LOWER TOWNSHIP — Republican state Sen. Tom Kean Jr. wants to put beer on the same lofty level as wines, and says he has bipartisan support to do it.
Kean, R-Union, Somerset, Morris, jumpstarted the microbrewery industry in New Jersey in 2012 with legislation that allowed craft breweries to produce more barrels and sell at more locations. The state had fewer than 20 craft breweries back then, and now has 36, with about 20 more license applications being processed.
Kean, on a Tuesday tour of the Cape May Brewing Company, is now pushing three more bills to further help the growing craft beer industry. One would permit local breweries to sell their brews at farm markets; a second allows food to be sold at microbreweries; and the third allows the brews to be sold in other states. The bills give beer some of the same advantages New Jersey wines have enjoyed.
The Senate Republican leader said Democrats have signed on as sponsors for all three bills in both the Senate and the Assembly.
“I’ve found beer to be bipartisan,” Kean said as he toured the brewery with owner Ryan Krill.
Kean noted that local vineyards sell their wine at farm markets in towns that do not prohibit alcohol, and he wants beer included. He also wants those beers being distributed in New York, Pennsylvania and Delaware. Food with a cold beer just makes sense, though there has been some opposition from the restaurant industry.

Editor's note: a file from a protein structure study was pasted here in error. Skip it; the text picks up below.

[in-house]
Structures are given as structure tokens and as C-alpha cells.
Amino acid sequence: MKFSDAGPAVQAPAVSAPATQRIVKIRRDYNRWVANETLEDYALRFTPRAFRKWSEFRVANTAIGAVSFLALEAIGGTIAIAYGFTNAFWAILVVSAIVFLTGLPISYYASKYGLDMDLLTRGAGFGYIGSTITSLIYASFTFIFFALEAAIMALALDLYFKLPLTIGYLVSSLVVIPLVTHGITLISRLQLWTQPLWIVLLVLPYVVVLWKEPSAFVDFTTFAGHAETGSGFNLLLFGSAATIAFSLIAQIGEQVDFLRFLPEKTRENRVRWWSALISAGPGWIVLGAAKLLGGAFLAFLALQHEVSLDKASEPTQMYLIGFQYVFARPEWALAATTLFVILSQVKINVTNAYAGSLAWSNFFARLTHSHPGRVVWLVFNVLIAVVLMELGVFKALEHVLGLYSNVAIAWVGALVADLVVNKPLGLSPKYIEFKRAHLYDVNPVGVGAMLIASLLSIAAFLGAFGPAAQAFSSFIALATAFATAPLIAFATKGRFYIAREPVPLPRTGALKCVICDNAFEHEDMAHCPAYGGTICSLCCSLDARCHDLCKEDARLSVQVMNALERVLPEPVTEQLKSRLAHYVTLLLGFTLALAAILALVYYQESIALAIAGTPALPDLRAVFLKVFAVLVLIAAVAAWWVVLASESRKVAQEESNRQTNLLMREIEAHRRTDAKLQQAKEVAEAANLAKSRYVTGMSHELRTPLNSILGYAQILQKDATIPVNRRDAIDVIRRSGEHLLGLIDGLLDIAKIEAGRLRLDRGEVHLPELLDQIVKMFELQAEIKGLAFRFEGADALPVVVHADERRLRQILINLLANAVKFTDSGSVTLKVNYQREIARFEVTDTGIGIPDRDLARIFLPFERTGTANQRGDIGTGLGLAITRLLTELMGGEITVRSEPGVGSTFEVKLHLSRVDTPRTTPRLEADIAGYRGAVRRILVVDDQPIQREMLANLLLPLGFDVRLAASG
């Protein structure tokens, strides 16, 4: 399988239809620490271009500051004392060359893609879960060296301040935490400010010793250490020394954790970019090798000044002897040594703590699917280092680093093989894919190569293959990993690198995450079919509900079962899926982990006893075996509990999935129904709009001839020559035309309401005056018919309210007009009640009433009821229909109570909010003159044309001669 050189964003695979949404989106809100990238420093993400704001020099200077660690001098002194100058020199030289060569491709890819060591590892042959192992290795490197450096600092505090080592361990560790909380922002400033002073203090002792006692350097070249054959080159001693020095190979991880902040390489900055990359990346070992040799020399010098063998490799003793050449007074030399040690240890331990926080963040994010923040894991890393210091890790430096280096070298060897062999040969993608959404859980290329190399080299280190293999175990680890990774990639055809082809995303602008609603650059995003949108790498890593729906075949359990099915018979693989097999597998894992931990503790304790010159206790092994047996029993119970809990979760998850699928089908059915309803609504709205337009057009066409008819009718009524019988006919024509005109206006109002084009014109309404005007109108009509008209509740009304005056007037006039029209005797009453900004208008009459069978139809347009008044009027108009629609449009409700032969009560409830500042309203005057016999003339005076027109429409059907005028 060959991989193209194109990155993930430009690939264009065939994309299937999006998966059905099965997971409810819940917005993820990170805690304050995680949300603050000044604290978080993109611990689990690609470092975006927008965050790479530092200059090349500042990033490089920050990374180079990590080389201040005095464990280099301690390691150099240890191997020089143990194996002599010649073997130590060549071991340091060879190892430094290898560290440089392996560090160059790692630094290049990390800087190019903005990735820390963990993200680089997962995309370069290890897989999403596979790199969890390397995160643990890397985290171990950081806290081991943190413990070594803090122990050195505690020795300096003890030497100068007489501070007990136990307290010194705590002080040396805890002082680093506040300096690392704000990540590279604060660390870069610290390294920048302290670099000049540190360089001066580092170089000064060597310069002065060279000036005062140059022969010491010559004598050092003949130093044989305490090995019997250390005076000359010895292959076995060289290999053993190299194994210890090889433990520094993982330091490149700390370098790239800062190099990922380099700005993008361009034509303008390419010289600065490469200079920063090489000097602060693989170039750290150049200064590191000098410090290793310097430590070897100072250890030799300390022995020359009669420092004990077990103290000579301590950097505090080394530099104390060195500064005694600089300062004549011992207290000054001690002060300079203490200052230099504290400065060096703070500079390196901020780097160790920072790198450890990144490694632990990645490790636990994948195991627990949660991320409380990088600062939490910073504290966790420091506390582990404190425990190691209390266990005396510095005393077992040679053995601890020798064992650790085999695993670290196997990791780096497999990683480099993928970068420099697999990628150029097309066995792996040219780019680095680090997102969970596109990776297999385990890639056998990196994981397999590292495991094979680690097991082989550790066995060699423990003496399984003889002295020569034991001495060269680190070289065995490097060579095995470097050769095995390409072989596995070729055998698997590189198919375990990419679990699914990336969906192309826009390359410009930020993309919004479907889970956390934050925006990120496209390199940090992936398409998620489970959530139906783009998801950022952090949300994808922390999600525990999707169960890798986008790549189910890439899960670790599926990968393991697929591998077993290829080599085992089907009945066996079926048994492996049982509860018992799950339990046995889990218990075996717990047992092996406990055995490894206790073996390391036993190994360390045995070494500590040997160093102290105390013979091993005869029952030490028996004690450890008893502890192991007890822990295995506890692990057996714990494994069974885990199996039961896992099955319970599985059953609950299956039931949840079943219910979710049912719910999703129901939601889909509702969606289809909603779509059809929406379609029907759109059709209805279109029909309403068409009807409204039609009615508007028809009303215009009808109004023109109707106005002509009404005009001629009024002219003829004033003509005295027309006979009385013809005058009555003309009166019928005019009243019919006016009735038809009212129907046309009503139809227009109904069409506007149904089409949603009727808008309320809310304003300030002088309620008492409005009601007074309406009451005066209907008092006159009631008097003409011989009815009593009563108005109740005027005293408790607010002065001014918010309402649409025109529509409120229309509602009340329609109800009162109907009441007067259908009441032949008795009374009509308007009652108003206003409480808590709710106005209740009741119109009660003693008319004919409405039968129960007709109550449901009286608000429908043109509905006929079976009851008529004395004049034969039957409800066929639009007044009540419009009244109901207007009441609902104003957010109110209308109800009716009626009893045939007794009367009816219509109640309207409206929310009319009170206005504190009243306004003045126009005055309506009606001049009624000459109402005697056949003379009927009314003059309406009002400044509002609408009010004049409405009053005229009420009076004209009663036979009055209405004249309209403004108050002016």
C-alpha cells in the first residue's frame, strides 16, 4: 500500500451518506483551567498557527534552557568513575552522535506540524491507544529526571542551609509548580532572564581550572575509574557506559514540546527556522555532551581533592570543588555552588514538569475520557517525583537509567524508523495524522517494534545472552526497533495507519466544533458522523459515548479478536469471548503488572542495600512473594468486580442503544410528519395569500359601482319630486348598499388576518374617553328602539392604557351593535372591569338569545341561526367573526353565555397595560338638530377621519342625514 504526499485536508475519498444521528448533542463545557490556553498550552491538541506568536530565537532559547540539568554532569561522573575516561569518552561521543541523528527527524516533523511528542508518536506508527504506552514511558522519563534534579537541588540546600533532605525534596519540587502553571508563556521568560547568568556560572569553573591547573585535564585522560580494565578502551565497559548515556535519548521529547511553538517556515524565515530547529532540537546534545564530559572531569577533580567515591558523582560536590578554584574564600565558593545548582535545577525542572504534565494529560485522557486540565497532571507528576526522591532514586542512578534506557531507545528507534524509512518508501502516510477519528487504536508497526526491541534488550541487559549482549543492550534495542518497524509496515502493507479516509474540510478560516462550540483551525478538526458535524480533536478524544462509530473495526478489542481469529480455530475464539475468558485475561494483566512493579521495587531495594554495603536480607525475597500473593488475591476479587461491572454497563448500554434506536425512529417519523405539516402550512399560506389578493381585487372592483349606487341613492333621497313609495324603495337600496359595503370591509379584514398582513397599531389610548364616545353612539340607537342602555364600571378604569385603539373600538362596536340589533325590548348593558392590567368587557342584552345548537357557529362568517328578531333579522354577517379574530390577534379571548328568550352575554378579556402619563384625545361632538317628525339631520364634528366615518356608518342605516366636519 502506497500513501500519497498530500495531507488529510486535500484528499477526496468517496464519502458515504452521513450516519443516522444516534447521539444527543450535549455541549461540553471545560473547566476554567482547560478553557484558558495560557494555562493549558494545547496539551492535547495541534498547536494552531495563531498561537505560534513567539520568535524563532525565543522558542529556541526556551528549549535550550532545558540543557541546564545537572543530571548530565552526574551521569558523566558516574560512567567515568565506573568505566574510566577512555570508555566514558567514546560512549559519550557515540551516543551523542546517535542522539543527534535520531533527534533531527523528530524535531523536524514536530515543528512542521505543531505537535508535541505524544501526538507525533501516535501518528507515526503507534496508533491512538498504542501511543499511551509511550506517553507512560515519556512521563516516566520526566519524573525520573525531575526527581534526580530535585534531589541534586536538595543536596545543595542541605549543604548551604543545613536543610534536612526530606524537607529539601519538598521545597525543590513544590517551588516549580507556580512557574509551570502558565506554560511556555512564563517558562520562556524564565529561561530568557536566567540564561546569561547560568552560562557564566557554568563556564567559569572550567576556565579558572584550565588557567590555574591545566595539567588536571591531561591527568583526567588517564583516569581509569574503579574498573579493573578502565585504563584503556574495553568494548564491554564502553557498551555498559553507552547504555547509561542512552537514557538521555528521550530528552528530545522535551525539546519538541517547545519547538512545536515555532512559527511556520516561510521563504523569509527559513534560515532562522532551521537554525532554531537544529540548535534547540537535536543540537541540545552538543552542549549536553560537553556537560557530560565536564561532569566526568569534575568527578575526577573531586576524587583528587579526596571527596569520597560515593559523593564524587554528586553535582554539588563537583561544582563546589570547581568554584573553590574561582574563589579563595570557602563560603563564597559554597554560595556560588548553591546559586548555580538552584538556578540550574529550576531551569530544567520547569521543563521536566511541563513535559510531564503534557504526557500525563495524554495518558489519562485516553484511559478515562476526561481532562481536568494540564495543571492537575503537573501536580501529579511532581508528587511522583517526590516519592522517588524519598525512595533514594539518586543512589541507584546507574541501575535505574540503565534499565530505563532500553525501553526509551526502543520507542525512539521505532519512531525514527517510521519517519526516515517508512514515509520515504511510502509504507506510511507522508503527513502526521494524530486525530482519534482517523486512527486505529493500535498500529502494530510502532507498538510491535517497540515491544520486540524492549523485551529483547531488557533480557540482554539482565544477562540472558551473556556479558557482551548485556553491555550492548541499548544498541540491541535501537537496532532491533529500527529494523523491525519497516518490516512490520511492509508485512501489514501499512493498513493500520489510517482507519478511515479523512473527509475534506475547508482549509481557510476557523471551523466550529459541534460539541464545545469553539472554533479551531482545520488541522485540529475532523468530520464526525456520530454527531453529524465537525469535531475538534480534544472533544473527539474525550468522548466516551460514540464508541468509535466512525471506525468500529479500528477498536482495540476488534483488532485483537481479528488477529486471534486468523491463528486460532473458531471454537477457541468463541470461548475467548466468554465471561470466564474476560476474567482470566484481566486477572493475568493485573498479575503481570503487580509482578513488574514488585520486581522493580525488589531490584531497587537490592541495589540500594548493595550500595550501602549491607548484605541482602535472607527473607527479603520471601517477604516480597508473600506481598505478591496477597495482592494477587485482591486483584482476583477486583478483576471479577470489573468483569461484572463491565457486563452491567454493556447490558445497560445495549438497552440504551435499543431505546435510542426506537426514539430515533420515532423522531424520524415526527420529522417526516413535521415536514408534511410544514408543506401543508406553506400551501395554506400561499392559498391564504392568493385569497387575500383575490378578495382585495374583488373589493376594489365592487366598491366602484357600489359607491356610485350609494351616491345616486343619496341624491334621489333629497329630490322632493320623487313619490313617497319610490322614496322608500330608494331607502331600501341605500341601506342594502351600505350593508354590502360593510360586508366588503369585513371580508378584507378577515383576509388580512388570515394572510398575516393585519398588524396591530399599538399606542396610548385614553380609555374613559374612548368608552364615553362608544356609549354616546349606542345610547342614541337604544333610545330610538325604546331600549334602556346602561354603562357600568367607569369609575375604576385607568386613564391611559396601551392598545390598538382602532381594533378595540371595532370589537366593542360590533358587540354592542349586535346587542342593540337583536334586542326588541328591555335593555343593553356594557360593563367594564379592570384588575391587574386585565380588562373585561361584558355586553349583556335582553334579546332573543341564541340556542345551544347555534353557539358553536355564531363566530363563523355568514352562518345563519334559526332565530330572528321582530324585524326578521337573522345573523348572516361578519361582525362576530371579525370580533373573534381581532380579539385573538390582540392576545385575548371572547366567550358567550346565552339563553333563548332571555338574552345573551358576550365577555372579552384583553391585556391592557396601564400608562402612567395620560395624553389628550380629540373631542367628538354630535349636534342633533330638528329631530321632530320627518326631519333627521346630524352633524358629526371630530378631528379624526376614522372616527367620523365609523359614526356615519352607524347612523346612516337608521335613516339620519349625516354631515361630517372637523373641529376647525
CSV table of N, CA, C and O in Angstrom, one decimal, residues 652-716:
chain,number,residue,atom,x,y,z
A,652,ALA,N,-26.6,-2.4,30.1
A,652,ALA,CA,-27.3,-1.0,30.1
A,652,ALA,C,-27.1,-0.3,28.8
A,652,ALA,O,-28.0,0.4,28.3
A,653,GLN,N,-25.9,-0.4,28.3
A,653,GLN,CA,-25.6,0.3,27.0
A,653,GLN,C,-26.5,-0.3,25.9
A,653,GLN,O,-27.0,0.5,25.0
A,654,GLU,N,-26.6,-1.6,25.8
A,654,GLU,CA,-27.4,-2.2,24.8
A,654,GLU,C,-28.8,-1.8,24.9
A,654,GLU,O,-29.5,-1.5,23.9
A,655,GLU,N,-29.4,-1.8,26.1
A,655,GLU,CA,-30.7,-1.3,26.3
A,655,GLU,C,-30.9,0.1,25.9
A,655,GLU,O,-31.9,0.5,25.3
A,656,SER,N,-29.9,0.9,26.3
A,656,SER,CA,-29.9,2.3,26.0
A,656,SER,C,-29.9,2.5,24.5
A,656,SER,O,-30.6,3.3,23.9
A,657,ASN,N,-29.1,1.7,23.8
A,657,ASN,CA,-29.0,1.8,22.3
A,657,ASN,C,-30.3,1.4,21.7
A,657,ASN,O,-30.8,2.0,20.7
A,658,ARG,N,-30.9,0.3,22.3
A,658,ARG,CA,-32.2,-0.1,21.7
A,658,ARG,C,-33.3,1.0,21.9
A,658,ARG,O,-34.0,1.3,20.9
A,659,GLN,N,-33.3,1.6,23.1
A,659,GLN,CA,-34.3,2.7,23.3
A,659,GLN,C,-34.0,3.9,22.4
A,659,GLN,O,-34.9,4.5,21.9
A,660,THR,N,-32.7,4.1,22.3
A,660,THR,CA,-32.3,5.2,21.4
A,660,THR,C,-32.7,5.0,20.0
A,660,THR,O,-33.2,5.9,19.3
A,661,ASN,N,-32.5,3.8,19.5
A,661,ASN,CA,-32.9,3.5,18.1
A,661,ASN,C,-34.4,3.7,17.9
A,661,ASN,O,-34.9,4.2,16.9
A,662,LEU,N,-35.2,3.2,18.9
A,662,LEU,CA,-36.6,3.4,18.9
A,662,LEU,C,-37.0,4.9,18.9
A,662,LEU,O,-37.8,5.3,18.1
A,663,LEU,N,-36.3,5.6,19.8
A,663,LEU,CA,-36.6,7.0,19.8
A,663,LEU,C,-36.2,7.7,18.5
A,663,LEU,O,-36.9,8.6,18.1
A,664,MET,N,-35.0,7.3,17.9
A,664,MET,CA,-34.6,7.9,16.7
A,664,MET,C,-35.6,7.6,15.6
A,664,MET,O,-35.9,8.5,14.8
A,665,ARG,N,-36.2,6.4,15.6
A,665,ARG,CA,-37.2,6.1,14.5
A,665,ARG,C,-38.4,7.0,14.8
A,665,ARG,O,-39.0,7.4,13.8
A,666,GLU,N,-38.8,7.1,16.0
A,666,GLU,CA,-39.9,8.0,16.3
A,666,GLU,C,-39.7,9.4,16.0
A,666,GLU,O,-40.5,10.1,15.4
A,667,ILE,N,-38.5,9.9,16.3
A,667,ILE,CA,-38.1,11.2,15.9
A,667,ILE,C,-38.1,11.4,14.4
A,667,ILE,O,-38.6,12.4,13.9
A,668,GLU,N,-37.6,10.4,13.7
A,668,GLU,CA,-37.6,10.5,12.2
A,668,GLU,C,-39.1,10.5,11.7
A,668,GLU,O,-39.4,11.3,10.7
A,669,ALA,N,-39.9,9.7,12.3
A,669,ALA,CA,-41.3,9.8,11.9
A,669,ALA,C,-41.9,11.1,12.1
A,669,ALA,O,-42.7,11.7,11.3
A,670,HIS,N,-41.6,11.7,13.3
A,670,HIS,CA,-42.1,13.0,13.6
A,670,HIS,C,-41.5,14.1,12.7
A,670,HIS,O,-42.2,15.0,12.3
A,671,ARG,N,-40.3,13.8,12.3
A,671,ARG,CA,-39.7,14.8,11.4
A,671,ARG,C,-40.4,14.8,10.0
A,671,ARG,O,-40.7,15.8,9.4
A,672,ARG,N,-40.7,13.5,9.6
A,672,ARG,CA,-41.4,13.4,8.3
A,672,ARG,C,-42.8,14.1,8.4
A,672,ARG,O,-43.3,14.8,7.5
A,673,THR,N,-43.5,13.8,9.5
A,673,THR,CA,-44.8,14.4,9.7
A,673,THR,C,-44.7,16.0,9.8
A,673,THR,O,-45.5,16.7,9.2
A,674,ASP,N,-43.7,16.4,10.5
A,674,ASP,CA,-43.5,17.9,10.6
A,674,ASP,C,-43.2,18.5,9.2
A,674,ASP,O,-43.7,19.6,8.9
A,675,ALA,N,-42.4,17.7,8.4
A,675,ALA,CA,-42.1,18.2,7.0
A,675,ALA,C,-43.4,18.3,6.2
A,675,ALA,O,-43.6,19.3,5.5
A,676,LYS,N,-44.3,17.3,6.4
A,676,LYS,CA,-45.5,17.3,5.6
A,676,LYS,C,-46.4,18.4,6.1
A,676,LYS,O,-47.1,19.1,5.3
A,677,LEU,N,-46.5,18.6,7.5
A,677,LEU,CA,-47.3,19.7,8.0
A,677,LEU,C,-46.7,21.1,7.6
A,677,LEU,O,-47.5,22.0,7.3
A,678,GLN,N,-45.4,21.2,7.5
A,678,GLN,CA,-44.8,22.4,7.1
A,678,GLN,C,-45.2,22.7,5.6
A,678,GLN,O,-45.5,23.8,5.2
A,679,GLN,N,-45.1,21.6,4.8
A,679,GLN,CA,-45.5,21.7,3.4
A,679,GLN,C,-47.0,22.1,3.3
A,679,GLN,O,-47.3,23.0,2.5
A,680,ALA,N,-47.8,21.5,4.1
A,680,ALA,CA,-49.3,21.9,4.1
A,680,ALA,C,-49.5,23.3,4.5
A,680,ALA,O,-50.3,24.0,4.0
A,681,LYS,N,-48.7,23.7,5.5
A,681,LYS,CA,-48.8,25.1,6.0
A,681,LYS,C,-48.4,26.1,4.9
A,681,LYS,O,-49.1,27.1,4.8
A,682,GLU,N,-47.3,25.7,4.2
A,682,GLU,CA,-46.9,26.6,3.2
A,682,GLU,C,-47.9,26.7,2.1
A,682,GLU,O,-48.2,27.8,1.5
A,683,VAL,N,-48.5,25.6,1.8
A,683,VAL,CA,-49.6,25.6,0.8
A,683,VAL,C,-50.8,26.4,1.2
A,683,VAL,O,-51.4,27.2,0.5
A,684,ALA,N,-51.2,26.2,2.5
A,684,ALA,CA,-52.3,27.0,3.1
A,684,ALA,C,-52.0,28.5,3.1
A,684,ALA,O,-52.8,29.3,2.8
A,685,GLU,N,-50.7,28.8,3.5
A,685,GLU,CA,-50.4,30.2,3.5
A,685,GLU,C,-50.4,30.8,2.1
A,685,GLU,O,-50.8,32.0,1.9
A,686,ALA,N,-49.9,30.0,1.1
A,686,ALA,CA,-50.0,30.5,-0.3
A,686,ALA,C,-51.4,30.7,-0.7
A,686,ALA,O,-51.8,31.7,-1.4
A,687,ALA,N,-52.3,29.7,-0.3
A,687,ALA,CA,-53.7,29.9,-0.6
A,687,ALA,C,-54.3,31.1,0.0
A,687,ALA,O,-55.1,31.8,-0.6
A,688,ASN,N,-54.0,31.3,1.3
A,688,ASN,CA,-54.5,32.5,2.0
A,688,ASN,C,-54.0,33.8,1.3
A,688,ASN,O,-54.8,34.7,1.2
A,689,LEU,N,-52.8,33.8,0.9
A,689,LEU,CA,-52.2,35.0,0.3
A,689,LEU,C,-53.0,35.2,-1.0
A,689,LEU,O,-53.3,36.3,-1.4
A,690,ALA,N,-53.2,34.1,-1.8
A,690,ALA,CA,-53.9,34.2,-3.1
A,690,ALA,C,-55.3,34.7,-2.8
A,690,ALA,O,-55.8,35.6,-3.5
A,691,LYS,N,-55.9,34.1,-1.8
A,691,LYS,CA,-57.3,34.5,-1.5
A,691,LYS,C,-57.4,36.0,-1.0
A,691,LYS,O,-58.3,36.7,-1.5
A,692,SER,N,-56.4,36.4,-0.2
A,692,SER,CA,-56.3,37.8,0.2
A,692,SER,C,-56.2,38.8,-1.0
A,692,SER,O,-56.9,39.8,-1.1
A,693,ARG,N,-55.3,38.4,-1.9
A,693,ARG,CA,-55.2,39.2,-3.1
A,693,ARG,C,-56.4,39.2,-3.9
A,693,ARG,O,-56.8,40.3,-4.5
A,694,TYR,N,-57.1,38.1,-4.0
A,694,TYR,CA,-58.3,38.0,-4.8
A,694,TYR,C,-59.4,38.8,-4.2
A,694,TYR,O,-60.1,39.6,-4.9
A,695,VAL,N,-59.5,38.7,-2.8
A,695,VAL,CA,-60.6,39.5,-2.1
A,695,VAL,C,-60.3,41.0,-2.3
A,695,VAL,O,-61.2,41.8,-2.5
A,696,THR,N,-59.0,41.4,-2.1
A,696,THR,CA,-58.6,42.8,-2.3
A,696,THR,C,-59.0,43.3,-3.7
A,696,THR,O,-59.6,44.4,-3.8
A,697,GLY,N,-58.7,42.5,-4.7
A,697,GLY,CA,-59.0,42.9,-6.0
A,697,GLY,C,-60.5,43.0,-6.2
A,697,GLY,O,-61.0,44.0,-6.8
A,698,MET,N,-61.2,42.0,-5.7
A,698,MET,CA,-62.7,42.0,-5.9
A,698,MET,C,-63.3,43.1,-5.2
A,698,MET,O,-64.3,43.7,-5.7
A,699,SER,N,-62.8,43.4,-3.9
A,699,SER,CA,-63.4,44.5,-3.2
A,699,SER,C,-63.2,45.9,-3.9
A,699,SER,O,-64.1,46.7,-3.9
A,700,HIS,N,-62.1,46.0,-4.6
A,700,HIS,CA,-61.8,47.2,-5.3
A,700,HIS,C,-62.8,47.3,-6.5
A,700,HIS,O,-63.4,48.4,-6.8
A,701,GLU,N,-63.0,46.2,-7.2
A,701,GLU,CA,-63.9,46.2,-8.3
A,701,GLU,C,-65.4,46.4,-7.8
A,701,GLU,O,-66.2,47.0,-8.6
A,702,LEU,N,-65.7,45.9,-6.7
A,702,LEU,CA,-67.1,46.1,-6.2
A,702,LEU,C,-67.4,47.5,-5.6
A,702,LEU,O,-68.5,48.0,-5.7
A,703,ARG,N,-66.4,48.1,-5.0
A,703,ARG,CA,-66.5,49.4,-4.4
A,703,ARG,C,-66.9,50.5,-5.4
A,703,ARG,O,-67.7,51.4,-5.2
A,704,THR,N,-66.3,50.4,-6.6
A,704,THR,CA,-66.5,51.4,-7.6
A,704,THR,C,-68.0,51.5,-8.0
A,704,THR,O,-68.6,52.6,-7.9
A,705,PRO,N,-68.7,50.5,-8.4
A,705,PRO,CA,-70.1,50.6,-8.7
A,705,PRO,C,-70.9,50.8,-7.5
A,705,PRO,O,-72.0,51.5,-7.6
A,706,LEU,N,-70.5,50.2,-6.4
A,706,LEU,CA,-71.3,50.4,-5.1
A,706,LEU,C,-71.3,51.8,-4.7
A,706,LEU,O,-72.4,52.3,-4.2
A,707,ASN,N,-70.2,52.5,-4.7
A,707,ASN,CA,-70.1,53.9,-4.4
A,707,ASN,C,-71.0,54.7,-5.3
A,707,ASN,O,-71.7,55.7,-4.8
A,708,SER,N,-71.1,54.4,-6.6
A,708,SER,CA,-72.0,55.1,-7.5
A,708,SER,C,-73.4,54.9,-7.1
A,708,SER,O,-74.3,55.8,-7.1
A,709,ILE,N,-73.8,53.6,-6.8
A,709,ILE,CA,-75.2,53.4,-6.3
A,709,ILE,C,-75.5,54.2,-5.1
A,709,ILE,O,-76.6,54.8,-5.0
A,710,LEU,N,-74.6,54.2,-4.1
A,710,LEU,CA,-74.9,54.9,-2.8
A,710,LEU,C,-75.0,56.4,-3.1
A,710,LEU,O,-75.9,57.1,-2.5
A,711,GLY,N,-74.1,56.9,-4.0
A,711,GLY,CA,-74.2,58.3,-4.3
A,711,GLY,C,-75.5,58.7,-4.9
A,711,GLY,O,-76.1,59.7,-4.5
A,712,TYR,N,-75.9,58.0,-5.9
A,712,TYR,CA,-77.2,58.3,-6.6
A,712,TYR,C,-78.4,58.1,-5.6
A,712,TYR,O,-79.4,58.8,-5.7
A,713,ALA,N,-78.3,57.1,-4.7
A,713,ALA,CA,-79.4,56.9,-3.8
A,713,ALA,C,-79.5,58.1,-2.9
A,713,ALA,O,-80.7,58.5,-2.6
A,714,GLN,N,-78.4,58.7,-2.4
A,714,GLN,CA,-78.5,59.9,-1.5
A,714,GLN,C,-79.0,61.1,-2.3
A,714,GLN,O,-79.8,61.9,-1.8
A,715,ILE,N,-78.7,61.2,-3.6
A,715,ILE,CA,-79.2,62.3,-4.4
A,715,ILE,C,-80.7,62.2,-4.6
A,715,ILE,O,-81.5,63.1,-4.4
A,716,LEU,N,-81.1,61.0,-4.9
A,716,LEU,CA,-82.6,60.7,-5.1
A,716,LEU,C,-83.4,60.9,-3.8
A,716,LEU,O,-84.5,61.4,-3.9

“We’re trying to complete and expand what we started. These are the next logical steps, filling in the gaps. My goal is to have New Jersey one of the lead states in this area because it creates jobs, economic opportunity and innovation,” said Kean.
Krill noted his brewery had one employee and was brewing just 12 gallons of beer at a time before Kean’s 2012 legislation.
“As a result of Senator Kean’s bill, we now have 37 employees and all have full benefits and a 401-K,” said Krill.
Eric Orlando of the Garden State Craft Brewers Guild said the three bills would “continue the upward trend” and put breweries on a “similar trajectory as the wineries.” Orlando, however, noted the state still ranks only 29th in the nation within the craft beer industry.
Orlando said they are promoting the link to farms with some brews. He noted some are experimenting by growing their own hops in New Jersey. Cape May Brewing uses locally grown fruits and honey in its brews.